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Bacteria wilt resistance

Banana overview | Plant Pathology | Bacteria wilt resistance | Nematology | Endophyte - enhanced tissue culture | Breeding | Agronomy

Development of varieties resistant to bacterial wilt disease

Banana Xanthomonas wilt

The banana Xanthomonas wilt disease (Fig. 1) caused by the bacterium Xanthomonas campestris pv. Musacearum (Xcm) has threatened the livelihood of millions of Ugandan farmers. The disease has also been reported in the Democratic Republic of Congo, Rwanda and more recently has been identified in Tanzania. Bacterial diseases are difficult to control. Resistant varieties have been the best and most cost-effective method of managing bacterial diseases. Attempts to develop bacterial disease resistant varieties through conventional breeding have resulted in only limited success, as no source of germplasm exhibiting resistance has been identified against Xcm. Transgenic technologies for banana may provide a timely and cost-effective measure to address the dangers of the spread of this disease.

Figure 1. Bacterial wilt disease of banana.

Genetic Transformation of East African highland bananas

Genetic transformation systems (both Agrobacterium-mediated transformation and micro-projectile bombardment) were developed for production of transgenic East African highland bananas. The apical shoot tips were transformed with binary vector pCAMBIA 1201 (Fig. 2) having the hygromycin resistance gene as a selection marker and GUS-INT as a reporter gene. Transient expression of the b-glucuronidase (uid A) gene was achieved in transformed explants. The transformed explants were regenerated on selection medium containing hygromycin. The stable expression of the uid A gene was checked through a GUS histochemical assay. The integration of the uid A gene was confirmed by PCR and southern blot analysis.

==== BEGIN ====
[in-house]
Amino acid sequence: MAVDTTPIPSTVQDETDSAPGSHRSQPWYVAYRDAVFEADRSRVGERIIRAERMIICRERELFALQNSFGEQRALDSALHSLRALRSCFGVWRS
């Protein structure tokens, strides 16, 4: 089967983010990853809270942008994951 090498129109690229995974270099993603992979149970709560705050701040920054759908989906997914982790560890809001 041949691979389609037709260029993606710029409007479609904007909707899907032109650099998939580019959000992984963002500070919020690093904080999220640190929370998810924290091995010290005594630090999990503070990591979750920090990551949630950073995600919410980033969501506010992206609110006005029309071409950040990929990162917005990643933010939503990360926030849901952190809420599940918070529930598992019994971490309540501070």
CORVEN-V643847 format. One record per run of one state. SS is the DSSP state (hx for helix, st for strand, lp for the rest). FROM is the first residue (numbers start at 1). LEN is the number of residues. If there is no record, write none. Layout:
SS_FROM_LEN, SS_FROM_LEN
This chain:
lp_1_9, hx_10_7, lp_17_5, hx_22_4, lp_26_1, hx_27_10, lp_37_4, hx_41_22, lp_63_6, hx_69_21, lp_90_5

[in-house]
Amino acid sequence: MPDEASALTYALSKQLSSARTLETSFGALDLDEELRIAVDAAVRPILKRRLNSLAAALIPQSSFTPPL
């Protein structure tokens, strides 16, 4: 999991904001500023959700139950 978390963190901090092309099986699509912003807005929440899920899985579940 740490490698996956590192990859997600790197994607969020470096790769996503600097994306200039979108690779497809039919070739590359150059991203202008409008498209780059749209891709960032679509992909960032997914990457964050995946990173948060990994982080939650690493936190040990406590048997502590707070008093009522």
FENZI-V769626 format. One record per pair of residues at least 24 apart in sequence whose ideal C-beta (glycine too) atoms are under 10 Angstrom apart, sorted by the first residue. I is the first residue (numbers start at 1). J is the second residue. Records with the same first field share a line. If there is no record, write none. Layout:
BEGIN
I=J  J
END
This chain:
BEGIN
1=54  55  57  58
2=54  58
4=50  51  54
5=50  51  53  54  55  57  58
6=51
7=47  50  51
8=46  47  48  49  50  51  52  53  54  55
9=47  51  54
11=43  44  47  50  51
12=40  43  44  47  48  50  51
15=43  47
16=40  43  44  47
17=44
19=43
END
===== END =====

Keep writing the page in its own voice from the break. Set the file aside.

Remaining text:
Figure 2. Schematic representation of the construct pCAMBIA1201 T-DNA region.

Development of banana varieties resistant to banana Xanthomonas wilt

The genetic transformation system developed and optimized at IITA can be used for the production of bacterial wilt resistant varieties of banana, using transgenes already demonstrated to confer resistance against bacterial wilt in other crops. Ferredoxin-like amphipathic protein (pflp), isolated from sweet pepper, is a novel plant protein that can intensify the harpin-mediated hypersensitive response (HR) (Fig. 3). This protein has dual function; an iron depletion antibiotic action, and a harpin triggered HR enhancement. pflp has been shown to delay HR response induced by various pathogens such as Erwinia, Pseudomonas, Ralstonia, and Xanthomonas spp. in non-host plants through the release of the proteinaceous elicitor harpin in various crops, including dicots such as tobacco, potato, tomato, broccoli, orchids, and monocots like rice.

Since the transgene pflp, isolated from sweet pepper, has been shown to function in monocots such as rice with demonstrated efficacy against bacterial pathogens including Xanthomonas, its usefulness as a transgene for resistance to Xcm in banana has a high probability of success. The disease-resistant varieties of banana can contribute significantly to food security and poverty alleviation in the region.

The development of resistant varieties of banana using the pflp transgene is in progress under a joint IITA/NARO project.

Figure 3. (A) Transgenic shoot regenerated on selection medium; (B) Transient expression of uid A gene 48hr after co-cultivation; (C) Stable expression of the uid A gene in the leaves of the transgenic plants.
Figure 4. PCR analysis amplifying a 500bp internal fragment of the uid A gene. Lane M: molecular marker, lane P: plasmid pCAMBIA1201; lanes 1-5: transgenic plants; lane C: untransformed plants.
For more information, contact Leena Tripathi